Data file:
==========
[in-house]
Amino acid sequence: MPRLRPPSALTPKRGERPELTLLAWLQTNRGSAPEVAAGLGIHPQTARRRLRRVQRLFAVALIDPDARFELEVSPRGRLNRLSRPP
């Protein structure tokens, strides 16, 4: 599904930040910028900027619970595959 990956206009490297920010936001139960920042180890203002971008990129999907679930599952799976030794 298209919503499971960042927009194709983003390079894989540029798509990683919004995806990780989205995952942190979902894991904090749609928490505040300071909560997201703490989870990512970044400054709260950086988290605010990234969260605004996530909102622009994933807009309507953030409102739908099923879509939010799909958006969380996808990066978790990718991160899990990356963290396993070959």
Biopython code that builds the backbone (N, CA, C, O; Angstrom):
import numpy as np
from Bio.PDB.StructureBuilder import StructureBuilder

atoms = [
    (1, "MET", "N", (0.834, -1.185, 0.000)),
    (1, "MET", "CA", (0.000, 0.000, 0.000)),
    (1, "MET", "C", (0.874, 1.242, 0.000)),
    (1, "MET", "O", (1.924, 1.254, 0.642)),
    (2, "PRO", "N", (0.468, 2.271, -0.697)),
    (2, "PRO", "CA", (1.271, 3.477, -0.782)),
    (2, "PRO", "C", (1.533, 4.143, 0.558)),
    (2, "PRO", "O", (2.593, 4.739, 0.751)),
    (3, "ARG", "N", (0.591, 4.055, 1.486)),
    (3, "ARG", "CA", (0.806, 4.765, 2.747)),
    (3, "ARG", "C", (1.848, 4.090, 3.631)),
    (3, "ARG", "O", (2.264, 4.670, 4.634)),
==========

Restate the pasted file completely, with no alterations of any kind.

[in-house]
Amino acid sequence: MPRLRPPSALTPKRGERPELTLLAWLQTNRGSAPEVAAGLGIHPQTARRRLRRVQRLFAVALIDPDARFELEVSPRGRLNRLSRPP
């Protein structure tokens, strides 16, 4: 599904930040910028900027619970595959 990956206009490297920010936001139960920042180890203002971008990129999907679930599952799976030794 298209919503499971960042927009194709983003390079894989540029798509990683919004995806990780989205995952942190979902894991904090749609928490505040300071909560997201703490989870990512970044400054709260950086988290605010990234969260605004996530909102622009994933807009309507953030409102739908099923879509939010799909958006969380996808990066978790990718991160899990990356963290396993070959």
Biopython code that builds the backbone (N, CA, C, O; Angstrom):
import numpy as np
from Bio.PDB.StructureBuilder import StructureBuilder

atoms = [
    (1, "MET", "N", (0.834, -1.185, 0.000)),
    (1, "MET", "CA", (0.000, 0.000, 0.000)),
    (1, "MET", "C", (0.874, 1.242, 0.000)),
    (1, "MET", "O", (1.924, 1.254, 0.642)),
    (2, "PRO", "N", (0.468, 2.271, -0.697)),
    (2, "PRO", "CA", (1.271, 3.477, -0.782)),
    (2, "PRO", "C", (1.533, 4.143, 0.558)),
    (2, "PRO", "O", (2.593, 4.739, 0.751)),
    (3, "ARG", "N", (0.591, 4.055, 1.486)),
    (3, "ARG", "CA", (0.806, 4.765, 2.747)),
    (3, "ARG", "C", (1.848, 4.090, 3.631)),
    (3, "ARG", "O", (2.264, 4.670, 4.634)),